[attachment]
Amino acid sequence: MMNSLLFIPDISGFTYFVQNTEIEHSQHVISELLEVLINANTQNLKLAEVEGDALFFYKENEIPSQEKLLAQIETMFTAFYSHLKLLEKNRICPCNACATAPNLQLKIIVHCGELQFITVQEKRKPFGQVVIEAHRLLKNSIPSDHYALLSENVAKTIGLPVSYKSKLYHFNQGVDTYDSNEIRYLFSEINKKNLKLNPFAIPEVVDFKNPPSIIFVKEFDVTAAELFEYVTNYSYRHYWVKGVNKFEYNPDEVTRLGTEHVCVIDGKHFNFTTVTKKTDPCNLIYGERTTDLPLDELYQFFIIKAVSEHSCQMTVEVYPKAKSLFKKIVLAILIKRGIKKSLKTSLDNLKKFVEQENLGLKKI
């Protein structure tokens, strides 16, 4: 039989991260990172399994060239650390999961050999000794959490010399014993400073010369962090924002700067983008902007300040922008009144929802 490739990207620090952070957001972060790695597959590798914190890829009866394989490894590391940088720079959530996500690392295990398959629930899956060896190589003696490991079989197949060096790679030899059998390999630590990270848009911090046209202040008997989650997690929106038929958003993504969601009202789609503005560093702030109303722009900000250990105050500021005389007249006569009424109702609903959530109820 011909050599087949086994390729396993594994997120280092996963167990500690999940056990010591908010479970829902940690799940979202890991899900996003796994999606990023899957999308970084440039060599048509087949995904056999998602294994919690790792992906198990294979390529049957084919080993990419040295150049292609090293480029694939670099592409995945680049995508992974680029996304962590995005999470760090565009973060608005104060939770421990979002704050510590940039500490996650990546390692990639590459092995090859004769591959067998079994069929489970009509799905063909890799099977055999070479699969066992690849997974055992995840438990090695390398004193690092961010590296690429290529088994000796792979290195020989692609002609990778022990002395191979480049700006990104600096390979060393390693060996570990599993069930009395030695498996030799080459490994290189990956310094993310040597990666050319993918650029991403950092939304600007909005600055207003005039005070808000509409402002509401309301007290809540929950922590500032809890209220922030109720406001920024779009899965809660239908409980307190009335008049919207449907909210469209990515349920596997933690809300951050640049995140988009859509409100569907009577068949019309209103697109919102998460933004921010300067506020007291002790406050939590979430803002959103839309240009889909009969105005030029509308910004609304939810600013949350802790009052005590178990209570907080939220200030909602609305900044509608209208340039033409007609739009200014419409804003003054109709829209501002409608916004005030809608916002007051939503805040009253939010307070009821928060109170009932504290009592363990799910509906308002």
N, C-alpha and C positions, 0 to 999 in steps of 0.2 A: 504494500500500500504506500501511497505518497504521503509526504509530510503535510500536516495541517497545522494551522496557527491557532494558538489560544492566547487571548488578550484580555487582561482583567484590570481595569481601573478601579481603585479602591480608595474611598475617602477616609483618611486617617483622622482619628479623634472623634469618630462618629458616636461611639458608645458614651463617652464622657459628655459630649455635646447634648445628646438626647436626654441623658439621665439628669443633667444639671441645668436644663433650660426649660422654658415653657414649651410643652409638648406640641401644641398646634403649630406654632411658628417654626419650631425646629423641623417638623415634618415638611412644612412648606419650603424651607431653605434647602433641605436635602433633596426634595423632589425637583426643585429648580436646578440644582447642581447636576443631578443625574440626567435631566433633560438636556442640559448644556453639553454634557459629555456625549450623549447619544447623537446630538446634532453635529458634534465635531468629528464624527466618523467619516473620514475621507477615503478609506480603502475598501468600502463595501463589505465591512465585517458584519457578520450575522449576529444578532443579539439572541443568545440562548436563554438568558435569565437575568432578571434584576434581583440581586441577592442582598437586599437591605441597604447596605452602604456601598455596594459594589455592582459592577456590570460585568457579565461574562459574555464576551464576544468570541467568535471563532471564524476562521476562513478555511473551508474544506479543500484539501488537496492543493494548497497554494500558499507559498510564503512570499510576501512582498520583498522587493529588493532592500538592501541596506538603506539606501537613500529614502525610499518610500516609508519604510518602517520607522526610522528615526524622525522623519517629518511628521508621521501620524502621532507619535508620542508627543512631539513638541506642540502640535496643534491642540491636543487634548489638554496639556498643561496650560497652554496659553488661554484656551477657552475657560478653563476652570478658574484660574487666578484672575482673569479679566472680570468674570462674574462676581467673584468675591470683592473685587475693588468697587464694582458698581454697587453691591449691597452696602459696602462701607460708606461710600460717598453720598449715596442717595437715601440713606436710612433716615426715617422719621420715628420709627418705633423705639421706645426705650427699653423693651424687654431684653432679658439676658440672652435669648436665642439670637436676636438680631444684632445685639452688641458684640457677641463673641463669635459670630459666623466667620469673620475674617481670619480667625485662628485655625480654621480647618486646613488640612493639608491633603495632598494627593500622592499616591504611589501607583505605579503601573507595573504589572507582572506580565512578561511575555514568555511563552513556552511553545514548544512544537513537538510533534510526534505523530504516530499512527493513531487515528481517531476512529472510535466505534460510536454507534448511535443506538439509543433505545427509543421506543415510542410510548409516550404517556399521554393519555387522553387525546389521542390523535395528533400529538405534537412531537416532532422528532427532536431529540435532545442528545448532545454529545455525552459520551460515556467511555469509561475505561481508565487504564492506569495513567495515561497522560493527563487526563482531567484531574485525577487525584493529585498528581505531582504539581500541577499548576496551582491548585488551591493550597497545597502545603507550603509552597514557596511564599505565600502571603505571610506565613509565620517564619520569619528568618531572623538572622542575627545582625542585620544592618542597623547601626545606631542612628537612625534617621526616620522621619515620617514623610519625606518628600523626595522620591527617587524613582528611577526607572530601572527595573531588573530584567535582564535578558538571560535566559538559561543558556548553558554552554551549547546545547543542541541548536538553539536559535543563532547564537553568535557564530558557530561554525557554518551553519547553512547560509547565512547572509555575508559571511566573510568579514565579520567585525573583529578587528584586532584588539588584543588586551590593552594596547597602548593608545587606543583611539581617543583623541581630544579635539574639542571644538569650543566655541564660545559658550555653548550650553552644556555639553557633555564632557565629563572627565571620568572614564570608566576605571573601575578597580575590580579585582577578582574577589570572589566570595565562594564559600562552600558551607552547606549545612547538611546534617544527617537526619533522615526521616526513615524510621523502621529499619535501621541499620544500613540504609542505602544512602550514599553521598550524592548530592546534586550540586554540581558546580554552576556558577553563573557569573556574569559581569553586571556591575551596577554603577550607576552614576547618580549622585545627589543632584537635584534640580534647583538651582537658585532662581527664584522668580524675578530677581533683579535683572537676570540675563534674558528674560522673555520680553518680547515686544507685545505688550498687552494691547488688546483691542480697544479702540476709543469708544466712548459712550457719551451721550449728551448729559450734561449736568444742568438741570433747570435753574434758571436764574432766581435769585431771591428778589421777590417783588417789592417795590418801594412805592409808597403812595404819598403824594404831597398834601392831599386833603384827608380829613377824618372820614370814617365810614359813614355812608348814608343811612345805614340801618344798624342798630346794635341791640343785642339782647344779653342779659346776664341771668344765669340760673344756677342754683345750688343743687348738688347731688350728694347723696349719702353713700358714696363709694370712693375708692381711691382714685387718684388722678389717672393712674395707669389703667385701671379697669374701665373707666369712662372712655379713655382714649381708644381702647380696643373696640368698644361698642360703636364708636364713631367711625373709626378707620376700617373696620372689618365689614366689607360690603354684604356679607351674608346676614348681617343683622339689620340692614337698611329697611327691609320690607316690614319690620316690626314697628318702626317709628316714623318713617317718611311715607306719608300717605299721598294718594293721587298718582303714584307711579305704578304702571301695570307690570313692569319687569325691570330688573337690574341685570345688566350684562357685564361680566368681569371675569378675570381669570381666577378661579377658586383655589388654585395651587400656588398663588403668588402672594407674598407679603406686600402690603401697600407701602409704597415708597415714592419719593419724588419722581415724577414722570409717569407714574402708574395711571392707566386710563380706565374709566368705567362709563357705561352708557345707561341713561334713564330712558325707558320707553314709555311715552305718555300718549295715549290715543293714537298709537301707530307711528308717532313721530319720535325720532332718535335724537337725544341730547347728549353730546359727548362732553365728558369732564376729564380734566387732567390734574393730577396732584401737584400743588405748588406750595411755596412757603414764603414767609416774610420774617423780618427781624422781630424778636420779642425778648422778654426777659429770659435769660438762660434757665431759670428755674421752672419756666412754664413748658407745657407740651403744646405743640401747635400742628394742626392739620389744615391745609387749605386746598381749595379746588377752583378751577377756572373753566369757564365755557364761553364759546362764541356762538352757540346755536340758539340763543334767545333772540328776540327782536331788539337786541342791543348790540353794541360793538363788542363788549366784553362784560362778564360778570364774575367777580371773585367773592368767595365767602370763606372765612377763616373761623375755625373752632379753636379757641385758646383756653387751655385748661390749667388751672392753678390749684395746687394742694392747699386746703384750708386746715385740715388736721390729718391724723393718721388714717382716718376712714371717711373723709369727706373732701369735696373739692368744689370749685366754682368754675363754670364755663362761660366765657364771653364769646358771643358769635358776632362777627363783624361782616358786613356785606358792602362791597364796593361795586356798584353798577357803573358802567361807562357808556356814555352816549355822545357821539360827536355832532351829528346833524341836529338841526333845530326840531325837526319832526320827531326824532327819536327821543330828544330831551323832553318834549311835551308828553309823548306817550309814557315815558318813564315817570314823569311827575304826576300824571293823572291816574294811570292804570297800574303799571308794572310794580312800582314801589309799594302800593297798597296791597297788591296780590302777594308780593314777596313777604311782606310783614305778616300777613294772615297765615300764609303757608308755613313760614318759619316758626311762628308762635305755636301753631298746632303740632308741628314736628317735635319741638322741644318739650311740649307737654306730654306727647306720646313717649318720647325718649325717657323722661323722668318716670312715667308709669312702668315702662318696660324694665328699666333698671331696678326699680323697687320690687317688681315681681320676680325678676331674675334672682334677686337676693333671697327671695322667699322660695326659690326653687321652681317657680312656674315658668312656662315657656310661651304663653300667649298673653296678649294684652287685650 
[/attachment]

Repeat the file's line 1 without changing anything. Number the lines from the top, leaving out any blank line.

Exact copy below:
Amino acid sequence: MMNSLLFIPDISGFTYFVQNTEIEHSQHVISELLEVLINANTQNLKLAEVEGDALFFYKENEIPSQEKLLAQIETMFTAFYSHLKLLEKNRICPCNACATAPNLQLKIIVHCGELQFITVQEKRKPFGQVVIEAHRLLKNSIPSDHYALLSENVAKTIGLPVSYKSKLYHFNQGVDTYDSNEIRYLFSEINKKNLKLNPFAIPEVVDFKNPPSIIFVKEFDVTAAELFEYVTNYSYRHYWVKGVNKFEYNPDEVTRLGTEHVCVIDGKHFNFTTVTKKTDPCNLIYGERTTDLPLDELYQFFIIKAVSEHSCQMTVEVYPKAKSLFKKIVLAILIKRGIKKSLKTSLDNLKKFVEQENLGLKKI